So I'd have to interrupt him, which isn't the done thing.
He did get quite annoyed. That's when I saw someone looking at me quite seriously and saying, 'I've got to tell you, you've got a real nerve asking me those questions. You've got a nerve saying this to my face. But for that, I respect you'.

I don't know if he genuinely trusted me more than the other filmmakers who knocked on his door.
But I do know that he liked Senna - he'd seen the film and liked it and he was a big fan of the man. That helped us. It helped that while my producers were trying to do the deal for the archive and trying to do deals for Diego Maradona's licensing rights and his image rights with his lawyer Amy was on an awards run and won an Oscar around the time while we were trying to finalise the deal. 

It also helped that I work in a slightly different way.
I'm not trying to hang out with him. I don't want to be his mate. I just want to ask him the questions. I also know that even if he didn't co-operate I could go off and make the film like I made Senna and Amy. I wasn't able to meet them, I didn't interview them, but we made the films. So there's a way of making these films without the 'lead character'. I thought, 'I'd like to have him on board'. And he was on board.

"You realise there was so much you didn't know"

I backed everything up by talking to everyone else in his life.
I spoke to his ex-wife. I spoke to his children. His trainer, Fernando Signorini, is a very key figure who I'd never heard of before. He probably knows Diego Maradona better than anyone, mentally and physically. His biographer, Daniel Arcucci - who spent 30 years following Diego around - he's part of the film. A lot of the people may not be well known to us here in Ireland or in the UK, but actually they're key parts of Diego Maradona's life for a long period of time. They're the people I showed the film to in the end.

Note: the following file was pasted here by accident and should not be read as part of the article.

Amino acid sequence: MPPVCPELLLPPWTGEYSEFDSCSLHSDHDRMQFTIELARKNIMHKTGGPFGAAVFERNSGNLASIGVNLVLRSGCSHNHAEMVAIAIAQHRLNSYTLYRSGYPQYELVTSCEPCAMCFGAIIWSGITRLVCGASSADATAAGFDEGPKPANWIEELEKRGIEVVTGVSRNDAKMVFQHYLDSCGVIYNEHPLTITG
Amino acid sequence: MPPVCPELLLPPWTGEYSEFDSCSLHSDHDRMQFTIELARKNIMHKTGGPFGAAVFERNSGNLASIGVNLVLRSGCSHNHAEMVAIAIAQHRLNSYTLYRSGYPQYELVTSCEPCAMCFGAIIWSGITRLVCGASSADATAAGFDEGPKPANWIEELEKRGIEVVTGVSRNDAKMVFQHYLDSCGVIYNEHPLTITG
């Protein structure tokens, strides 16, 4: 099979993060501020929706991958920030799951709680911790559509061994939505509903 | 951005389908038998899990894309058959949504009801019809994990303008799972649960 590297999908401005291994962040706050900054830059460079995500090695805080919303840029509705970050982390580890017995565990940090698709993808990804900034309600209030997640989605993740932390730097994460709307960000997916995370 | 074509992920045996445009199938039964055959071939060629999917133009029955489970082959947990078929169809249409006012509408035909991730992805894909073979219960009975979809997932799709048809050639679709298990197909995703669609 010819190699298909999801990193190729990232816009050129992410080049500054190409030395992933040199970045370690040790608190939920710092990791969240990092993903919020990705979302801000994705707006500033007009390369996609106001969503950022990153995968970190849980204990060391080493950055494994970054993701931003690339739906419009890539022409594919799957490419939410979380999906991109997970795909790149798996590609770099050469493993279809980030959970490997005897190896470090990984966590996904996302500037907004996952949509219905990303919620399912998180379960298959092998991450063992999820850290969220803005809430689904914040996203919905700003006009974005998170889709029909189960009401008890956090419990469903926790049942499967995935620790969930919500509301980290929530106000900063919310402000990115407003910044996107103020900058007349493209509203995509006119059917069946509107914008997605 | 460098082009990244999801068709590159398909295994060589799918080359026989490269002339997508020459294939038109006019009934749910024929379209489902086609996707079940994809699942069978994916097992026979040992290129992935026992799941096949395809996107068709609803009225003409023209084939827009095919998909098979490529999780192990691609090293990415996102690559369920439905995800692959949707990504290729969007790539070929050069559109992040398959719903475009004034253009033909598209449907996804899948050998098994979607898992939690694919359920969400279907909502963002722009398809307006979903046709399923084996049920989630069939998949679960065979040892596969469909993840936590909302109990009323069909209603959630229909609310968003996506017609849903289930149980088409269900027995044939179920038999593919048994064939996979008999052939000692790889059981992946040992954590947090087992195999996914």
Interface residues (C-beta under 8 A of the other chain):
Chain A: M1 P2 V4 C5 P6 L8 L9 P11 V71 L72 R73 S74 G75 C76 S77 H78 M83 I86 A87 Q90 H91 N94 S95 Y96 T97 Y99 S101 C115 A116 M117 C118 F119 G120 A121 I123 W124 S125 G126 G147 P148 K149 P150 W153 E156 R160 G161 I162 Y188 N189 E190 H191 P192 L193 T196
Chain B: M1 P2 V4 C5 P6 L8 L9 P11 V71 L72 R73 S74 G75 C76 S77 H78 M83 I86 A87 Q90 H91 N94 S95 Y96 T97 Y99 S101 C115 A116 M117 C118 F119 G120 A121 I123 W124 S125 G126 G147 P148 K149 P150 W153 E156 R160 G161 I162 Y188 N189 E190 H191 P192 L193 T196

They saw the film and said: 'It's tough. It's honest. He's saying things he's never said before, but definitely you've nailed it'.
I'm quite sympathetic to him because having made a film already, Amy, I'm not going to judge everyone by what's been posted on social media, what people are saying. There's the idea that everything's about money - 'These guys, all they care about is money' - but actually, with Diego Maradona it's about respect and someone treating him a certain way. And actually just giving him the time. There are times when he doesn't feel in the mood for doing press or doing an interview, and you have to respect that. I think that's what was interesting. 

He still hasn't seen the film.
I've tried to show it to him. I was ready to go back to Dubai, where he was living, where I interviewed him. Just as we were about to go to Dubai and I thought, 'We've got a movie now. We're nearly there', his people said, 'No, no, he's going to Belarus. He's got a new job in Belarus. He's coaching'. 

So we're going to go to Belarus and then I get told, 'No, he's going to Colombia'. 
I say, 'Ok, I don't think I'm going to get to Colombia. What's he going to do after Colombia?' They told me, 'He'll be at the World Cup. Come to Moscow'. I just thought, 'The World Cup, Moscow - this is not the time to show him this particular movie'. It's quite heavy at times. 

Diego Maradona in his new job as coach of Mexican team Dorados de Sinaloa, April 2019 

Then he says, 'I'm going to be in Argentina'. 
We book our tickets. Two days before our flight to Argentina he takes a job in Mexico. He's presently in Mexico in Sinaloa, which has a history about it, that area. It's a pretty tough part of Mexico - and he hasn't come out since! 

I'm a big Martin Scorsese fan, and for me this film is a bit like Mean Streets.
It's got those elements of an early Scorsese film - lowlife gangsters everywhere you kind of go. Street guys, that's what they are. They're just trying to live and survive and do what they've got to do to make things happen. And that's who Diego Maradona is, and that's where he's from. For me Senna was like an all-out action hero on a spiritual journey. Amy's a very emotional musical, where the songs are the narrative in a way. And this is, I think if we're going to call it a genre, a kind of sporting gangster film. 

Diego Maradona is in cinemas from June 14